Current transformer as power sensor for cold atmospheric plasmas
This technology allows to measure plasma voltage and plasma current simultaneously and with a combined device in the high-voltage circuit of a cold atmospheric plasma. From this, the discharge power of the plasma can subsequently be calculated. The new measuring device is compact and a cost-effective alternative to the measuring technology normally required. Due to the good time resolution and the almost simultaneous measurement of the electrical parameters in the high-voltage branch, real-time measurements are possible, so that a plasma could regulate itself live with the help of the obtained measured values.
The simultaneous measurement of plasma voltage and current in pulsed, cold atmospheric pressure plasmas is complex and often associated with errors. Furthermore, relatively expensive equipment consisting of oscilloscope, high voltage probe and clampable current probe is currently required. Due to their complexity, the combination of these measuring devices harbors further sources of error, especially since it is not possible to measure current and voltage on the high-voltage side of the plasma simultaneously due to the relatively poor time resolution. Currently, for commercial applications, the generated plasma is appropriately characterized and sized and adjusted for the particular application prior to use. Manufacturers of plasma devices are currently reluctant to vary or control the plasma power during operation because they cannot measure electrical parameters live and accurately enough.
For cold atmospheric pressure plasmas, a Current Transform (CT) sensor was developed at HAWK that simultaneously measures current and voltage in the high voltage circuit. In doing so, the sensor functions as a "clamp-on" solution by being clamped around a cable, allowing it to non-invasively determine currents and voltages flowing through the cable. This approach also simplifies installation. The sensor is compact, cost-effective and capable of measuring current and voltage simultaneously or with very short resolution times on the high-voltage side. The secondary-side measurement is more challenging, but also much more precise than the measurement on the primary side of the plasma. Therefore, some electrical effects can even be observed only on the high voltage side and after the transformer. In addition, power losses from the transformer are not measured as well. By using it to measure the discharge power of a plasma, cost-intensive components such as the usally used high-voltage probe, clampable current probe and oscilloscope for the measurement can be replaced and thus saved. Furthermore, the device stands out from competing methods due to its compactness and the combination of several previously required devices in one system. As a result, the system has a faster resolution time, is less complex, reliable and therefore less prone to error, and is less expensive than the competition of multiple individual devices used to date. In addition, the time resolution is adjustable due to the discrete electronic elements used and can therefore be planned in advance. In this way, custom-built CTs could be designed for particularly challenging applications at relatively low cost.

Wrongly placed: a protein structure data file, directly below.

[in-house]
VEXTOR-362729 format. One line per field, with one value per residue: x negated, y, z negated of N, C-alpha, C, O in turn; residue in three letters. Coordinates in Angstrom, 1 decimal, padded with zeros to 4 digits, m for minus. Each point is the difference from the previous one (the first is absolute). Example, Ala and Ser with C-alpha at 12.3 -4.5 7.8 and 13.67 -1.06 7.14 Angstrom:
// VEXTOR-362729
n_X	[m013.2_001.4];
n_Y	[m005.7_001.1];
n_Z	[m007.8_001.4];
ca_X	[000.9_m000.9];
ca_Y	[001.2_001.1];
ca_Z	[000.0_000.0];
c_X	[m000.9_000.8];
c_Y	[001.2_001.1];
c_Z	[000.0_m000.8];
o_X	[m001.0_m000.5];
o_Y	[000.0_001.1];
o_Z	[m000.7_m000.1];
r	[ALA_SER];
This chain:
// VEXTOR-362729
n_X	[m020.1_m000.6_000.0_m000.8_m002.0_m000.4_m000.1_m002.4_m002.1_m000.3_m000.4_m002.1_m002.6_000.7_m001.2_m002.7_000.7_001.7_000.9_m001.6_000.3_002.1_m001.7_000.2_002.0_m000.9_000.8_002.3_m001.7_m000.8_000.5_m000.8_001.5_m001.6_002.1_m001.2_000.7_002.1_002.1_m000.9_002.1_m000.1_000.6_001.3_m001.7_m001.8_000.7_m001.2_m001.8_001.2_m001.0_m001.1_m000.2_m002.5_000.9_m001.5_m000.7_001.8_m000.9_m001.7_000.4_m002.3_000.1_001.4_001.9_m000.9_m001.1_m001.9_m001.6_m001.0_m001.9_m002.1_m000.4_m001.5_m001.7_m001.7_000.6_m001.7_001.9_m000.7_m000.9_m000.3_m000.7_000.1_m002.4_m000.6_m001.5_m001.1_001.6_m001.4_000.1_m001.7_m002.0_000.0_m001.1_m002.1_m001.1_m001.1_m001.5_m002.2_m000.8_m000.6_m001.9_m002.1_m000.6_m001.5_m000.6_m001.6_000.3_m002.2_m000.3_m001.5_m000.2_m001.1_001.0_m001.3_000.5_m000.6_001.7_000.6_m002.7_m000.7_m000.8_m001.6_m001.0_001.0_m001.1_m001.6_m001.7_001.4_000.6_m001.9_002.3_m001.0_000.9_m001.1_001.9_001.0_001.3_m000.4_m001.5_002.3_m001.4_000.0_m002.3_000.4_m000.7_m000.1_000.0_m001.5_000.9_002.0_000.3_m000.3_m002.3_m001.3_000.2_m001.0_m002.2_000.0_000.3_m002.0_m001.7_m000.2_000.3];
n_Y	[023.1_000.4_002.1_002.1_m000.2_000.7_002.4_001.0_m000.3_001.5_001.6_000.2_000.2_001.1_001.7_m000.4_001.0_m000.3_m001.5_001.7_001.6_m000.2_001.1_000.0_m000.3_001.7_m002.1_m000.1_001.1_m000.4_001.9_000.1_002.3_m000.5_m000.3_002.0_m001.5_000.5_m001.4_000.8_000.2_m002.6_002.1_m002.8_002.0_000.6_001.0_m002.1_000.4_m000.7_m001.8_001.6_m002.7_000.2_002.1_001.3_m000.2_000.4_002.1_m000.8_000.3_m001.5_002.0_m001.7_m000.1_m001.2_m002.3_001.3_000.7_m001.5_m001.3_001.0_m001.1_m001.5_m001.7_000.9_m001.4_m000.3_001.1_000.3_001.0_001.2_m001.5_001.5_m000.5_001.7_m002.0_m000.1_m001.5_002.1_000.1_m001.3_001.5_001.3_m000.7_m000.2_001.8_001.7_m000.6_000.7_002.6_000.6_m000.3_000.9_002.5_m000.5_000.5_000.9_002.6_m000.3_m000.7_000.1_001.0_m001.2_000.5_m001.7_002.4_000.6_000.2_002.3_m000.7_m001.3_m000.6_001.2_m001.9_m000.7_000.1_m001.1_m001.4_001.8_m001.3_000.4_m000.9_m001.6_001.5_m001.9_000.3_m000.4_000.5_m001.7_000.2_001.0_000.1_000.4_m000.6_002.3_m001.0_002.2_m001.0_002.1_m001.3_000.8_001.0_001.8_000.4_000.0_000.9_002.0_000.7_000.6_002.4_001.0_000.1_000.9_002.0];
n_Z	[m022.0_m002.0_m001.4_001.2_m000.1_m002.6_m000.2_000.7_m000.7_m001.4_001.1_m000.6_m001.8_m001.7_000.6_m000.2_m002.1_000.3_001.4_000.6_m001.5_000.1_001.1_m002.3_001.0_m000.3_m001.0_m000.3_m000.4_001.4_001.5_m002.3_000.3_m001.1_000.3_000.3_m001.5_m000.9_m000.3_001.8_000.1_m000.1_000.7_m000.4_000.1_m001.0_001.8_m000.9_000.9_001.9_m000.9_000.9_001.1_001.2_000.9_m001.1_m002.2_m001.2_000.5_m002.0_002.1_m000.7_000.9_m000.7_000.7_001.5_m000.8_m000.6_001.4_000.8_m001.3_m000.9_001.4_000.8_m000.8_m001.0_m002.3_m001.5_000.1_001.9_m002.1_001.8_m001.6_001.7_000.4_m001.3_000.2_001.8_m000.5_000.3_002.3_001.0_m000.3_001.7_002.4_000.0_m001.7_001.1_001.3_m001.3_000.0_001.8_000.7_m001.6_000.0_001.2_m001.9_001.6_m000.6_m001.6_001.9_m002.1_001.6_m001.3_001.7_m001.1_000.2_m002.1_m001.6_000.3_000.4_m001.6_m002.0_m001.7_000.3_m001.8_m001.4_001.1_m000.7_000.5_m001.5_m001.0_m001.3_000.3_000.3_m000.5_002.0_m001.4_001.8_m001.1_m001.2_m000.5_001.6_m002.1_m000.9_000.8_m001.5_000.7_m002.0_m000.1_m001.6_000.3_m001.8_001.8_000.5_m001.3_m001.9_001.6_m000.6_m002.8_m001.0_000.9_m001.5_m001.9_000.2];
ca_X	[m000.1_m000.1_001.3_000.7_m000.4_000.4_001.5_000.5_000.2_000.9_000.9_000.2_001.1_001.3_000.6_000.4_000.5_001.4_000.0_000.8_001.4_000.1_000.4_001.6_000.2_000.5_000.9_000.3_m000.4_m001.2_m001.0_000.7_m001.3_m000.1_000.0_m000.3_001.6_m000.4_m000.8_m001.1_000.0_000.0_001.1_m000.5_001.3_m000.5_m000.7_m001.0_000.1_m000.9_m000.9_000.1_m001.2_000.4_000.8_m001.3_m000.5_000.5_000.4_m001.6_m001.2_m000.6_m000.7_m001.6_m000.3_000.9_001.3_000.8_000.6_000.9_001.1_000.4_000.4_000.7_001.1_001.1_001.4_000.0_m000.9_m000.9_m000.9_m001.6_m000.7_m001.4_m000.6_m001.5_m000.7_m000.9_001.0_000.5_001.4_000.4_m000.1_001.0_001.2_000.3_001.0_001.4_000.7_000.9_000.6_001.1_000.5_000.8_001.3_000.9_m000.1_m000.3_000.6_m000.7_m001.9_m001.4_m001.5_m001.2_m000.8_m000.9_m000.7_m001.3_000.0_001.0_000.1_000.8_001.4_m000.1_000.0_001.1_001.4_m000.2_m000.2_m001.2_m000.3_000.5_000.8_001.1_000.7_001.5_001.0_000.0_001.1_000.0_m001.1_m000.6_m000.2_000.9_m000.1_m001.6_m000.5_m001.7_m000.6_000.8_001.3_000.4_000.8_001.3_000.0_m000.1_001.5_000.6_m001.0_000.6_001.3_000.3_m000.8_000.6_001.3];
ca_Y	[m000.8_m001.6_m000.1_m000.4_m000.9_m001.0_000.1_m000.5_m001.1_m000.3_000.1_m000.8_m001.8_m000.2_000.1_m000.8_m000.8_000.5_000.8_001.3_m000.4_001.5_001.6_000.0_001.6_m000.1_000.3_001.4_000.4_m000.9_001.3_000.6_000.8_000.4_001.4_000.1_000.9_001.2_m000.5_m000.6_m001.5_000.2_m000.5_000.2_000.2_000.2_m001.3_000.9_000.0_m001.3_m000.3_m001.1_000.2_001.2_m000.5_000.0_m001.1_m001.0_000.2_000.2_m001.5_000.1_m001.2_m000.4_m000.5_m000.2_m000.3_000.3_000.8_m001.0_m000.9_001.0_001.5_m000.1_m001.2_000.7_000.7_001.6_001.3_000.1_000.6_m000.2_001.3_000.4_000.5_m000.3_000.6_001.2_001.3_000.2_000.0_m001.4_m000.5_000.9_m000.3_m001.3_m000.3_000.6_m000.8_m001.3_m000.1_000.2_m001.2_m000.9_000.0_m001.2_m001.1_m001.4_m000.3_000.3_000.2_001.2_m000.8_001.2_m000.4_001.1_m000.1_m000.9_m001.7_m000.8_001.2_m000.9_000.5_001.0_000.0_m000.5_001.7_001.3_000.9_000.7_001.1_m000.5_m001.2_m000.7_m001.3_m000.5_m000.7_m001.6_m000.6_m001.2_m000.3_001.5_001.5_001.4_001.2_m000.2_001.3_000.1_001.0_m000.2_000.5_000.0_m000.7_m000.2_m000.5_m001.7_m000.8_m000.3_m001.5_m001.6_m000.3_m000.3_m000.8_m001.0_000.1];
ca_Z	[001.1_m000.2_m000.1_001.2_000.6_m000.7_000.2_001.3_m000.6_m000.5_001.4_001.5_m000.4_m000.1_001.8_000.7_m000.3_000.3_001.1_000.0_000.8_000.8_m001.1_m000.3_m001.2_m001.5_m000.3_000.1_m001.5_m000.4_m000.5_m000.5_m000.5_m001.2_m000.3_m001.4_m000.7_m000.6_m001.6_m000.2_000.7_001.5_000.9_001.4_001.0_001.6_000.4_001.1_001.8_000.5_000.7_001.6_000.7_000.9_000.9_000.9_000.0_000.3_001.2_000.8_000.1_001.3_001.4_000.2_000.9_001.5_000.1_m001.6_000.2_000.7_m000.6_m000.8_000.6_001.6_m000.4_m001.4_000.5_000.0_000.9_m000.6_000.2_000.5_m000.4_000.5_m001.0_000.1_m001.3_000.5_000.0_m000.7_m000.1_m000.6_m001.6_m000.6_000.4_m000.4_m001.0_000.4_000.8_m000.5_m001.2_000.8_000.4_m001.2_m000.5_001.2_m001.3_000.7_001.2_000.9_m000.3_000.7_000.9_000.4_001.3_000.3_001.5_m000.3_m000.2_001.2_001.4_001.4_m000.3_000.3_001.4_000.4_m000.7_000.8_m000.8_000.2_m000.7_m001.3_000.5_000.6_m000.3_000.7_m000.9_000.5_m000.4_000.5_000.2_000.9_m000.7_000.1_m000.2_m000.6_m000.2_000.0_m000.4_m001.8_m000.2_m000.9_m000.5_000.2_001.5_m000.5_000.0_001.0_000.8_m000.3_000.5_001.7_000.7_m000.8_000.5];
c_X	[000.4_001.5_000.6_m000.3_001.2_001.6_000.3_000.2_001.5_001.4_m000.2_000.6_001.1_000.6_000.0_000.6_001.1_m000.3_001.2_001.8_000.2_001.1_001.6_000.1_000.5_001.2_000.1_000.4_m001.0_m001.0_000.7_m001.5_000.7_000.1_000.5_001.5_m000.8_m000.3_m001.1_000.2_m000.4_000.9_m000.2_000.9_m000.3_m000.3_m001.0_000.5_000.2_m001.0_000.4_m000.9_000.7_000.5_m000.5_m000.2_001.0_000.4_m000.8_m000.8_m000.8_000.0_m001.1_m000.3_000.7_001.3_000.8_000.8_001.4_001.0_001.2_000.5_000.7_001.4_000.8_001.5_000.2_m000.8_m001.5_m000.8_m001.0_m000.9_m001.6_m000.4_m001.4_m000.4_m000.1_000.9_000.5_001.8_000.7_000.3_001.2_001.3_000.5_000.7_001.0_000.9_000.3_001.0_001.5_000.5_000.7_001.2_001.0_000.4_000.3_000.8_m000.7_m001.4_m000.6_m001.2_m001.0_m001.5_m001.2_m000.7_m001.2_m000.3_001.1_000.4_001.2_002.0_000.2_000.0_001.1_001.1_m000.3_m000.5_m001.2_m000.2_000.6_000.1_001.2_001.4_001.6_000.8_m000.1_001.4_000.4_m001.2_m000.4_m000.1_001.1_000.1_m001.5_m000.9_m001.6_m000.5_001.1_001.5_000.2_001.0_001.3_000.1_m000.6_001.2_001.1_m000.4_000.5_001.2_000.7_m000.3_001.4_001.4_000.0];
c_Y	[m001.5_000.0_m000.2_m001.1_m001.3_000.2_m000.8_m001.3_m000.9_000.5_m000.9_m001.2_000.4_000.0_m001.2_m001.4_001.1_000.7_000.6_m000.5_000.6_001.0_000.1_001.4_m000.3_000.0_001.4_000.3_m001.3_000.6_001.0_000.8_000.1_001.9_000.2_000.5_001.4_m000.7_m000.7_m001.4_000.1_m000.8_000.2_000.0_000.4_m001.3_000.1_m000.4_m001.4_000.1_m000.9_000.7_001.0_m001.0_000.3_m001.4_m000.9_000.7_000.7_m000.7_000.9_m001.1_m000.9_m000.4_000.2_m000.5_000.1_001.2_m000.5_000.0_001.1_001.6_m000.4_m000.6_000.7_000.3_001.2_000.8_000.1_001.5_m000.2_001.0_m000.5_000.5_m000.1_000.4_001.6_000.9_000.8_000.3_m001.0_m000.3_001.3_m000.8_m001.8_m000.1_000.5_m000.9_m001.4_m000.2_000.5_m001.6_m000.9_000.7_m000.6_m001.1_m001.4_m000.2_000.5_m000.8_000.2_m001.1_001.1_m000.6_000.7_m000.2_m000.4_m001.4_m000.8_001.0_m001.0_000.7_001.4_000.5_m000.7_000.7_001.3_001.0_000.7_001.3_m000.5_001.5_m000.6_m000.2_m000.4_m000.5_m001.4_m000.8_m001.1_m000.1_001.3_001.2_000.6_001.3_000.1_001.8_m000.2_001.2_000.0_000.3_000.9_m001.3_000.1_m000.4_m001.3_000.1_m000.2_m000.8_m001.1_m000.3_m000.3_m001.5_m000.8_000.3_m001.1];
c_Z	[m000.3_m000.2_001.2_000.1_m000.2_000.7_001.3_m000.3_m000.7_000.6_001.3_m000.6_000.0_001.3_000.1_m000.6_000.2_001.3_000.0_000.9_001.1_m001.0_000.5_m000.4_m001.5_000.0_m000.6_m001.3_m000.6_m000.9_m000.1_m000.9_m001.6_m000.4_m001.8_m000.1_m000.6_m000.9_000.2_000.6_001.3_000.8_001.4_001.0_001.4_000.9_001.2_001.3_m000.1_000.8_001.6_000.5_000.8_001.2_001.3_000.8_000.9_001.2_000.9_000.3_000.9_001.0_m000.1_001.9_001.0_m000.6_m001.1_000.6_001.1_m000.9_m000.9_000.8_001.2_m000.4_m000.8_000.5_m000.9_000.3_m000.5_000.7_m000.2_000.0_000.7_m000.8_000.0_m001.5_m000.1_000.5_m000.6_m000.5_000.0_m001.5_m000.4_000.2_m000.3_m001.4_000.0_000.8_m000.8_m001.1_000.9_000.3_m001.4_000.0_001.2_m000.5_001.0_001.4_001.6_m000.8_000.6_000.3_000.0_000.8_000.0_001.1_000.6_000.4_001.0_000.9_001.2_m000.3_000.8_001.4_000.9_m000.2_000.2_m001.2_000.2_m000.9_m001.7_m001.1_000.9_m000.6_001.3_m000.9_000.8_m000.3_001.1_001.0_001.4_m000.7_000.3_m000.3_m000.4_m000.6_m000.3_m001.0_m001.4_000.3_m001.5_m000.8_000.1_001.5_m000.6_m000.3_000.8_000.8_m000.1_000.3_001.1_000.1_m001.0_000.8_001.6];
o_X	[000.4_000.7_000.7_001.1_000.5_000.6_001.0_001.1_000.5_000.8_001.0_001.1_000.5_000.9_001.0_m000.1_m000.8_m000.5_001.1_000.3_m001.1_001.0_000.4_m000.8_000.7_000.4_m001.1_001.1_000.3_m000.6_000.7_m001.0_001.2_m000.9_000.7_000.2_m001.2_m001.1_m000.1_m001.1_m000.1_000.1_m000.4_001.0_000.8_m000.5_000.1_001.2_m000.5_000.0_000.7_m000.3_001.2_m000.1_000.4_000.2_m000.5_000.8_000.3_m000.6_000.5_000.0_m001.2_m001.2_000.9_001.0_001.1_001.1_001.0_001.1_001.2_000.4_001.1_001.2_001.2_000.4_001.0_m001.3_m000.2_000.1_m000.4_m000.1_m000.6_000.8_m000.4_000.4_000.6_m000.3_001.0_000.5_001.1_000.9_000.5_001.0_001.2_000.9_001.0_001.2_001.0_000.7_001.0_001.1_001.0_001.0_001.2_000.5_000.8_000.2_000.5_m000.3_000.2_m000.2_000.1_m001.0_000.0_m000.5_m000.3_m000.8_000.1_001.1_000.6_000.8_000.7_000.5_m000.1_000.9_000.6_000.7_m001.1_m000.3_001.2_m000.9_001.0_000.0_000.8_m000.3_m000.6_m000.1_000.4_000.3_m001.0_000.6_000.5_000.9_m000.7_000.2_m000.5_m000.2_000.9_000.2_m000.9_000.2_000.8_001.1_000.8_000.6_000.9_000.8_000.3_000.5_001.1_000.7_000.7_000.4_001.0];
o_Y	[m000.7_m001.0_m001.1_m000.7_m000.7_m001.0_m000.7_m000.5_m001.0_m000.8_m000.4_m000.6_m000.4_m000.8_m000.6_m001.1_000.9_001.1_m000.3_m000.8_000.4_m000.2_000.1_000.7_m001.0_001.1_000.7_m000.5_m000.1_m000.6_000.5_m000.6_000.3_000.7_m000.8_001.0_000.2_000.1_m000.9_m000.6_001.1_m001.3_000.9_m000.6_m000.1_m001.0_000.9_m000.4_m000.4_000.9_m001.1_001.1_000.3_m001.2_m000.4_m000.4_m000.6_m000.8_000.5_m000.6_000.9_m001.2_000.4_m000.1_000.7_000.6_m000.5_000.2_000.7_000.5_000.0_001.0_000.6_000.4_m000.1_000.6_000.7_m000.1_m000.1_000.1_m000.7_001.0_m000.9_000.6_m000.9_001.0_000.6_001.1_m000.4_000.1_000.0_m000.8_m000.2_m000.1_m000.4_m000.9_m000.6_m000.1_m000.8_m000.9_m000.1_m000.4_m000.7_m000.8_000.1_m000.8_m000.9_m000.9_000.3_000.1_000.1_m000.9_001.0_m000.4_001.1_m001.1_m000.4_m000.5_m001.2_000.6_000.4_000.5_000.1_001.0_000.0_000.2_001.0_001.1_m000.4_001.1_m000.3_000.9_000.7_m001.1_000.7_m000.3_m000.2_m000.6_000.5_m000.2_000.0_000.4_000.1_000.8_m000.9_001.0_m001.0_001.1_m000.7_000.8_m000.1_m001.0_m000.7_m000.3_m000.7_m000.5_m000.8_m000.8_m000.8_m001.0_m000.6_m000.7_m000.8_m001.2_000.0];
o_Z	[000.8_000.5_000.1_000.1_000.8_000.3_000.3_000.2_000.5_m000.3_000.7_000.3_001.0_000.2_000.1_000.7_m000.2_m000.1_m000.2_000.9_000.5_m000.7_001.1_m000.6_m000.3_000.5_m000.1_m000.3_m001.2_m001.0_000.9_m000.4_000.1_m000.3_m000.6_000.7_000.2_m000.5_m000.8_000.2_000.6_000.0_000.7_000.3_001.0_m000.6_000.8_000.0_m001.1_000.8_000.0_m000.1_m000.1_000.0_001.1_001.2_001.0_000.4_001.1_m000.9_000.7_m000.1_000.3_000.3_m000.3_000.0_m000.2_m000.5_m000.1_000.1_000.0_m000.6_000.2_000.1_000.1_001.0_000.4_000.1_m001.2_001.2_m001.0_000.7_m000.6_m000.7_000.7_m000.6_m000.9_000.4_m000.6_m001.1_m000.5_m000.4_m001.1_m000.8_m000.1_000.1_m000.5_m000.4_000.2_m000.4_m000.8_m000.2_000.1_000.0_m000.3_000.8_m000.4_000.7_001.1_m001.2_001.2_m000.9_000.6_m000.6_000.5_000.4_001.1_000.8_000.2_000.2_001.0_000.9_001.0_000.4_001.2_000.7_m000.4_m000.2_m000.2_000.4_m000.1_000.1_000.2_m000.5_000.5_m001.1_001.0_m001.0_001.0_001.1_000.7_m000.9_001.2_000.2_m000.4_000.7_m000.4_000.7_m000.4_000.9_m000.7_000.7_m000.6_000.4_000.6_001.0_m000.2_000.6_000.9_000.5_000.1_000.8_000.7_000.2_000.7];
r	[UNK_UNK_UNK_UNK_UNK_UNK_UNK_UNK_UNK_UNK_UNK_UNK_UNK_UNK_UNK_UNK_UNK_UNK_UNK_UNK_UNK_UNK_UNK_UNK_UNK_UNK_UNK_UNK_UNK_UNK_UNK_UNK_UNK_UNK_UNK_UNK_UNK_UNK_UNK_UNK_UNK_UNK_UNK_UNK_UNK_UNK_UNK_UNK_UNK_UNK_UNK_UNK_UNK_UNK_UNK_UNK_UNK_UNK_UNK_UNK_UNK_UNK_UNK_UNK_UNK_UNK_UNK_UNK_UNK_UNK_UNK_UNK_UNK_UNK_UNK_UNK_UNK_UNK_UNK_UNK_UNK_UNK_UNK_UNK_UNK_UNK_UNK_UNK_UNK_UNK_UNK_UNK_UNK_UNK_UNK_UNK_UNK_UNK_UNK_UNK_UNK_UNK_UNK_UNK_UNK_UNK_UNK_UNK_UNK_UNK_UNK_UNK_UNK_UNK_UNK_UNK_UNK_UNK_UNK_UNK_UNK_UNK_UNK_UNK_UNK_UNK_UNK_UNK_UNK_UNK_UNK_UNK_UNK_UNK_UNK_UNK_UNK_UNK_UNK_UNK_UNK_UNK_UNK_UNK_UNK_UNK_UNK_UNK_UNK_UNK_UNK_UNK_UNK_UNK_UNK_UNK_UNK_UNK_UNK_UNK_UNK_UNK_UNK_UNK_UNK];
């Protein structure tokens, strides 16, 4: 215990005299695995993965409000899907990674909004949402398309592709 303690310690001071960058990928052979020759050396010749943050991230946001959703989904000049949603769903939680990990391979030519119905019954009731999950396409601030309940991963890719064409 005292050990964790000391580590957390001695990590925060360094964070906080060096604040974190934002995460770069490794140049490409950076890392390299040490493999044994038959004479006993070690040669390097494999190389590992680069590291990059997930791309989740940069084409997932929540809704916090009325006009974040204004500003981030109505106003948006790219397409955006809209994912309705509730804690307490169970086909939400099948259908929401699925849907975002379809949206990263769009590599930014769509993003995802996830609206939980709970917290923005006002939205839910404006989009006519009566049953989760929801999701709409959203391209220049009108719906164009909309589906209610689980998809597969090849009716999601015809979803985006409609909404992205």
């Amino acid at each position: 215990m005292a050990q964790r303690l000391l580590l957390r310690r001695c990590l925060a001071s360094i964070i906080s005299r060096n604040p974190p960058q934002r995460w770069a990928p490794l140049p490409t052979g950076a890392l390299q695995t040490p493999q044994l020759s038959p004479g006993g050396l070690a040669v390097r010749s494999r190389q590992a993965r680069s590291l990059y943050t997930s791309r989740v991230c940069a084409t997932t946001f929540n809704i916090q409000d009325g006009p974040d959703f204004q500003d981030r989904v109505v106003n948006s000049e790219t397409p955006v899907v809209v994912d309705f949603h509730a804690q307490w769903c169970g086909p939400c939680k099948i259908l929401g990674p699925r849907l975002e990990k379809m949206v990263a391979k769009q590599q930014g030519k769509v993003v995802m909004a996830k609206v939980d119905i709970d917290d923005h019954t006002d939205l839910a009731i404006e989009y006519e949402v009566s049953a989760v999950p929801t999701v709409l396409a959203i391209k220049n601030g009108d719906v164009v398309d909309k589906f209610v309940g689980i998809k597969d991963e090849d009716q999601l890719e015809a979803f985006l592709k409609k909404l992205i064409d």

- Non-invasive clamp-on sensor for easy installation
- Compact, cost-effective and capable of measuring current and voltage simultaneously on high-voltage side of the cold atmospheric plasma
- Saves user money compared to the usually needed setup (high-voltage probe, clampable current probe and oscilloscope)
- Combination of these mentioned devices into one system
- Faster time resolution which can be easily tuned to the corresponding electronic demands
- Current transformer as power sensor for cold atmospheric plasmas to measure plasma voltage and current simultaneously
- Self-regulating plasma due to simultaneous measurement of the electrical parameters
Current transformer built up in the lab, proof of concept shown
Hochschule für angewandte Wissenschaft und Kunst – Hildesheim/Holzminden/Göttingen
Dr. Markus Muchow
Patentmanager Physik, Technik und Software
Tel.: +49 551 30724 159